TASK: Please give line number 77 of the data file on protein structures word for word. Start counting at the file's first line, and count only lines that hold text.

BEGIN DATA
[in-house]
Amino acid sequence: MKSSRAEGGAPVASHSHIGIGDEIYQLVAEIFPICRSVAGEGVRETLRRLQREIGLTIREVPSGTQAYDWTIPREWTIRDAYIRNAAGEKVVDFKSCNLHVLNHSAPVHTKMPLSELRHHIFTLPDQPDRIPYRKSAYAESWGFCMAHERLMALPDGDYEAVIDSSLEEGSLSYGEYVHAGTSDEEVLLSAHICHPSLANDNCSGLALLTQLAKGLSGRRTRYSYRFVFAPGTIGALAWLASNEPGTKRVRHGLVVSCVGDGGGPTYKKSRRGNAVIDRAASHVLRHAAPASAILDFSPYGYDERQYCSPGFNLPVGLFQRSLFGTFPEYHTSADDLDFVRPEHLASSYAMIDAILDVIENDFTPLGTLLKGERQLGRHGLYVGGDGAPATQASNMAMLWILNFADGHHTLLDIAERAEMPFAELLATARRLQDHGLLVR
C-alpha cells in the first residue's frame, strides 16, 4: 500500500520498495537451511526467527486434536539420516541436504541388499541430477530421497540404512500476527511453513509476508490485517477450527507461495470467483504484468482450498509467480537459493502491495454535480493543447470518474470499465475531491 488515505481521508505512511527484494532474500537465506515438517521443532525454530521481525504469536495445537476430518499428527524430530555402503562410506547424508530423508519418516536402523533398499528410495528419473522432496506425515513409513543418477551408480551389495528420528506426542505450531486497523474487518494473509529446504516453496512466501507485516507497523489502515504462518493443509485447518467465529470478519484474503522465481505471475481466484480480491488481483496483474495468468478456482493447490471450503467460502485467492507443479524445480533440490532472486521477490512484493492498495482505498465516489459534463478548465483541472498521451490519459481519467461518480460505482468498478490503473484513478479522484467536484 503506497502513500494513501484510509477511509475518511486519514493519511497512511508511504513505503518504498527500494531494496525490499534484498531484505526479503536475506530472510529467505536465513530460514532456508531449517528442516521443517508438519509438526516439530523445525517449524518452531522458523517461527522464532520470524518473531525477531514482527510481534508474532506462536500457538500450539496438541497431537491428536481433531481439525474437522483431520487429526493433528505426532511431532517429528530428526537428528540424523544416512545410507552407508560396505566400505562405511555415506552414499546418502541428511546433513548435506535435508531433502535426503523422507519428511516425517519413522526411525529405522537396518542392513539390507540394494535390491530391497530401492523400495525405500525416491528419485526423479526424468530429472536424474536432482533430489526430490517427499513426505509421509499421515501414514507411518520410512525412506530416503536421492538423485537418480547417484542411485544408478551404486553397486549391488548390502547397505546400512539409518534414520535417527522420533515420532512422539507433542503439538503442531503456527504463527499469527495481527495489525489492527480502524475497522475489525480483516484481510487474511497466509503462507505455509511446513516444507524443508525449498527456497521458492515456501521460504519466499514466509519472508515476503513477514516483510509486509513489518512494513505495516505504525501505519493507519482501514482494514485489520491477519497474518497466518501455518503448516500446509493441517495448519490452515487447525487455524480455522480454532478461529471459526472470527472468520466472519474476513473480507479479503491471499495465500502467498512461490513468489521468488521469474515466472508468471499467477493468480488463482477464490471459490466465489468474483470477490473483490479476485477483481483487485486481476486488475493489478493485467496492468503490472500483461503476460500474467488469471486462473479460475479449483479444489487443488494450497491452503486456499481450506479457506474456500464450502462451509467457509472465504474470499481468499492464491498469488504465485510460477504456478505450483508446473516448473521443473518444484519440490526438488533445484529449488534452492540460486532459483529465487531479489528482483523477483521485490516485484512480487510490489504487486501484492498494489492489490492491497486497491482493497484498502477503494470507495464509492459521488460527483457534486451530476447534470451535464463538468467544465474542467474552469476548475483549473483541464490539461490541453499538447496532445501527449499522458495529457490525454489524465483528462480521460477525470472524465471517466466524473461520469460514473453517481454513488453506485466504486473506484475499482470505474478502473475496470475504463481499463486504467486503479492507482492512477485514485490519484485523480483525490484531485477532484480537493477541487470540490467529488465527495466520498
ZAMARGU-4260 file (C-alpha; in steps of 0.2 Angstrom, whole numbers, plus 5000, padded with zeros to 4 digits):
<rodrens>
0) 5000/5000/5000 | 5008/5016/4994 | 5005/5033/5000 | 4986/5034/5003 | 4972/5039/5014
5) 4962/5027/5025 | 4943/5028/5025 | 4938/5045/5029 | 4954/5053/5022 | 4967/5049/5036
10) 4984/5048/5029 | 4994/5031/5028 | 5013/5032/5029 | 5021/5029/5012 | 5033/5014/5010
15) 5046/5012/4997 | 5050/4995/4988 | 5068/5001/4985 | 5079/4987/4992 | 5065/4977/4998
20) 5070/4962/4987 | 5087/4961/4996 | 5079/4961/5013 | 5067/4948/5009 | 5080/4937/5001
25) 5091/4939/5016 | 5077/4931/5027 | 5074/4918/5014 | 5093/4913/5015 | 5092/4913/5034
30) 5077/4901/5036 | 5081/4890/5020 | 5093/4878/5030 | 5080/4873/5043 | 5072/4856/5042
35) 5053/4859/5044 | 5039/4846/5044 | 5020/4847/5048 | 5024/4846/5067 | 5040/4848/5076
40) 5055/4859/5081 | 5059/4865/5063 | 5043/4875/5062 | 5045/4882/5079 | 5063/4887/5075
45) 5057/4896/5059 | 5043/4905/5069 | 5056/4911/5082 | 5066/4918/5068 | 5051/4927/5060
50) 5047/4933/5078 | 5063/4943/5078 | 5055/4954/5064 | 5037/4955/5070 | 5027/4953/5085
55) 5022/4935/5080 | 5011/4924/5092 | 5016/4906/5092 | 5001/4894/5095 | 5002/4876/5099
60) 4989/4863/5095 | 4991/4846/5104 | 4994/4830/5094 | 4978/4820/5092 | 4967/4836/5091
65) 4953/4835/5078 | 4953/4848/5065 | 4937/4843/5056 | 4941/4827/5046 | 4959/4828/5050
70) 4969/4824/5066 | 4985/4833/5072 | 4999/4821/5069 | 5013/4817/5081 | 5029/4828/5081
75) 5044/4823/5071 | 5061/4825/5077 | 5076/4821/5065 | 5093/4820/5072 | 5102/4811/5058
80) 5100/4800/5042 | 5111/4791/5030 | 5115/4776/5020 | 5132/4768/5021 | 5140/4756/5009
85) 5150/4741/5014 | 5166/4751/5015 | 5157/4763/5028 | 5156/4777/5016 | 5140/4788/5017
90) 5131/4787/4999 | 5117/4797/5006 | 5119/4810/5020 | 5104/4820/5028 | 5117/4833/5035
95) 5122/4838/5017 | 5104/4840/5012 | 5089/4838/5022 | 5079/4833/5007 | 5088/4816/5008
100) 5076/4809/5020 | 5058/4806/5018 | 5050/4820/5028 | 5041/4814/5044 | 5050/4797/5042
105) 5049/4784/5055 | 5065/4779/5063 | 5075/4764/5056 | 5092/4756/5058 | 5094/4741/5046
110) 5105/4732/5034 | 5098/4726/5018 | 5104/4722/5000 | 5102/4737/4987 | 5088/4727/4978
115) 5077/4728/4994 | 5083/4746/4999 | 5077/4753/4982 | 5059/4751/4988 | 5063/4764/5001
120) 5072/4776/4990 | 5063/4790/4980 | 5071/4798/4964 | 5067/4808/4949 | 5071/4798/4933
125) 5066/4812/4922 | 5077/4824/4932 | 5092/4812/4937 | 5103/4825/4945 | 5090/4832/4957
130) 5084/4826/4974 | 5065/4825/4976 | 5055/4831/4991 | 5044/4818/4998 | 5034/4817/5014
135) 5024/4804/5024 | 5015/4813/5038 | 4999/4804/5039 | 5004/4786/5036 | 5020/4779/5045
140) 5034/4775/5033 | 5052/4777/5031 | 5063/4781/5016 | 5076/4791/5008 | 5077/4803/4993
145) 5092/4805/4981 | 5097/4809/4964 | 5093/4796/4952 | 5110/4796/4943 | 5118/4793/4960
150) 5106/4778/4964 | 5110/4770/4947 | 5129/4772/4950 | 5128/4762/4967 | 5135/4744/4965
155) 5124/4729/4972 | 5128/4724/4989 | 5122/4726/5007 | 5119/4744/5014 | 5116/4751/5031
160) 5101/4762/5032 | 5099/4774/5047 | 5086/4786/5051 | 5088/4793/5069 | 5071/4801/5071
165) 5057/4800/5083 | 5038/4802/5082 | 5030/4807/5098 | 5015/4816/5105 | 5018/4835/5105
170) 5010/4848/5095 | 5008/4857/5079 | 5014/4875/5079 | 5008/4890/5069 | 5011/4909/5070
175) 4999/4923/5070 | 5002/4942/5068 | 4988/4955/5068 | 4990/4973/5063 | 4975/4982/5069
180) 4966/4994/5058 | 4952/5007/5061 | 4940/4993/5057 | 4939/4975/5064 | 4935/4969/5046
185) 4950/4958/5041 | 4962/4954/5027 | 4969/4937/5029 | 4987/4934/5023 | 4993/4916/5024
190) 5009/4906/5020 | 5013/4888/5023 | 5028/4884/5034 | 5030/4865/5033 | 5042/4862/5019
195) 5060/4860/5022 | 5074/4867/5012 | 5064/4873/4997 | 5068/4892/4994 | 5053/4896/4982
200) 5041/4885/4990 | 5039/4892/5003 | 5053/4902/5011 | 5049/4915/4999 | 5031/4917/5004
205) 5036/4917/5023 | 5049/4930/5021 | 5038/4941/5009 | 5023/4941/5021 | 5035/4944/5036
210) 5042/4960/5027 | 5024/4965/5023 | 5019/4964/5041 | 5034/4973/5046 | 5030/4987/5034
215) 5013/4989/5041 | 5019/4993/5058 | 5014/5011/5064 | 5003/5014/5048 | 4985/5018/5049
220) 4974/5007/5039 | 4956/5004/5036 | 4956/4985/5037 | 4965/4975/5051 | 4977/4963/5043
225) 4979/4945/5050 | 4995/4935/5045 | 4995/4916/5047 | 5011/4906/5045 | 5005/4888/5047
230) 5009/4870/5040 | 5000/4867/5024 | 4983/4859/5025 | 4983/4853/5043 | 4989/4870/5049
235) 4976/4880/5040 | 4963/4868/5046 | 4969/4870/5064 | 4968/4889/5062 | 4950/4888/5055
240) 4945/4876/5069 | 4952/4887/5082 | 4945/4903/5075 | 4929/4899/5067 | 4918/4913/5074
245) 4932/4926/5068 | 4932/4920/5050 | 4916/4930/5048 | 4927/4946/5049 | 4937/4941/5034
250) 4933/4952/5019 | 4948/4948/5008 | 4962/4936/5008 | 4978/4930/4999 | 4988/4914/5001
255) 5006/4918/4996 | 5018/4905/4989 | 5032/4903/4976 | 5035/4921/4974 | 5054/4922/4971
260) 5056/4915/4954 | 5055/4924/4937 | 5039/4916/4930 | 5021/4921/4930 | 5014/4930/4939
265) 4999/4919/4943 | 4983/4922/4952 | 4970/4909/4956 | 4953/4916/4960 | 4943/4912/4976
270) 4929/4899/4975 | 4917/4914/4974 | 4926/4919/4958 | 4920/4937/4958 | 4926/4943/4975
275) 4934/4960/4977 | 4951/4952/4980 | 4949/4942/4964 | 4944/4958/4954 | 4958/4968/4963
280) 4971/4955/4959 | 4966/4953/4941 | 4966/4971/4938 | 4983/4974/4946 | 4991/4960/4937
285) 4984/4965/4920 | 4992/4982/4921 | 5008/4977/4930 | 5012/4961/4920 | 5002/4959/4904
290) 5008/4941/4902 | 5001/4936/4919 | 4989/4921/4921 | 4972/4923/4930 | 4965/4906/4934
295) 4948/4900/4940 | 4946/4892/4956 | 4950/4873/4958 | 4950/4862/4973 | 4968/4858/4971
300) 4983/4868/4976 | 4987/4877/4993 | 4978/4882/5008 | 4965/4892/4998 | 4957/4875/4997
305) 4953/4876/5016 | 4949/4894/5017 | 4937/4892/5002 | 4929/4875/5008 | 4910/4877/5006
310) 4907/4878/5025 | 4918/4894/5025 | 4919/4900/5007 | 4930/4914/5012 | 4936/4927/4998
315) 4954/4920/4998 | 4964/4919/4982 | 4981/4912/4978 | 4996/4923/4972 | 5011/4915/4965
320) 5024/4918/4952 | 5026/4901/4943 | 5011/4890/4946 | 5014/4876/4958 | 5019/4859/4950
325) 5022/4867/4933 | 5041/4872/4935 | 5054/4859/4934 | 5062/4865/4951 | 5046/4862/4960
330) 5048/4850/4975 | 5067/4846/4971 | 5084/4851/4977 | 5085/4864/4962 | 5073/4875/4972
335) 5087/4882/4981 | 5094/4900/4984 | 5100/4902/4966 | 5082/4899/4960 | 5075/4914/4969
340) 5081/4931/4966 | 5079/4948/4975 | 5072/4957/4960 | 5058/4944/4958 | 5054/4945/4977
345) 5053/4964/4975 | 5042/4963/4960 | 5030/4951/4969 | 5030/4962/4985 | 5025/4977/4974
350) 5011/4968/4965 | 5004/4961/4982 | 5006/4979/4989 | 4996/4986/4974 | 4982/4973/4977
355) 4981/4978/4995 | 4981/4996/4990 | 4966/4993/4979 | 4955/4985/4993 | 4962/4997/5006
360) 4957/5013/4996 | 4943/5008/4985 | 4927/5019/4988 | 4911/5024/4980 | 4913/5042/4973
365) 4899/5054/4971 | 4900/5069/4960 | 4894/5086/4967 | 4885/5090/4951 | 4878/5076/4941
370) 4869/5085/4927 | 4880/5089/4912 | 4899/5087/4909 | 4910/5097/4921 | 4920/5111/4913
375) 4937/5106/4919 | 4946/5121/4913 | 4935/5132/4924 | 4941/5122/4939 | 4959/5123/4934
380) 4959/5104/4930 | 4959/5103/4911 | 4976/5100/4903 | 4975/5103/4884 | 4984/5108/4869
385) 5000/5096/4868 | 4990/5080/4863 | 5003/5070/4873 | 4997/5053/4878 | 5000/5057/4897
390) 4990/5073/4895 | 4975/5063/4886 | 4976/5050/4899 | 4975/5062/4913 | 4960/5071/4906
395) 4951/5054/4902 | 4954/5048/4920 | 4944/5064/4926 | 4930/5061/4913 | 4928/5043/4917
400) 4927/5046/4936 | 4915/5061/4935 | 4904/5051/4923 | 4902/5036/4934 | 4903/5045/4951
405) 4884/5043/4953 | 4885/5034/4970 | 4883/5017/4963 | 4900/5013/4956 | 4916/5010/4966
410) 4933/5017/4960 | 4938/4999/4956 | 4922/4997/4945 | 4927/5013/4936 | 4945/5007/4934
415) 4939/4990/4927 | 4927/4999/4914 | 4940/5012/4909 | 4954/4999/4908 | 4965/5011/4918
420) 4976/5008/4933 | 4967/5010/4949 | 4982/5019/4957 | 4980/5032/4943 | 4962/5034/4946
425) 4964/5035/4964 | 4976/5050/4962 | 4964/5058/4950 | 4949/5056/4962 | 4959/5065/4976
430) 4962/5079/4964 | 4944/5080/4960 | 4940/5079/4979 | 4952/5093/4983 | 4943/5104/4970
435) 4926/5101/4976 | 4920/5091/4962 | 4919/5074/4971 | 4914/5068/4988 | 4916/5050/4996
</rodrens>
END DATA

355) 4981/4978/4995 | 4981/4996/4990 | 4966/4993/4979 | 4955/4985/4993 | 4962/4997/5006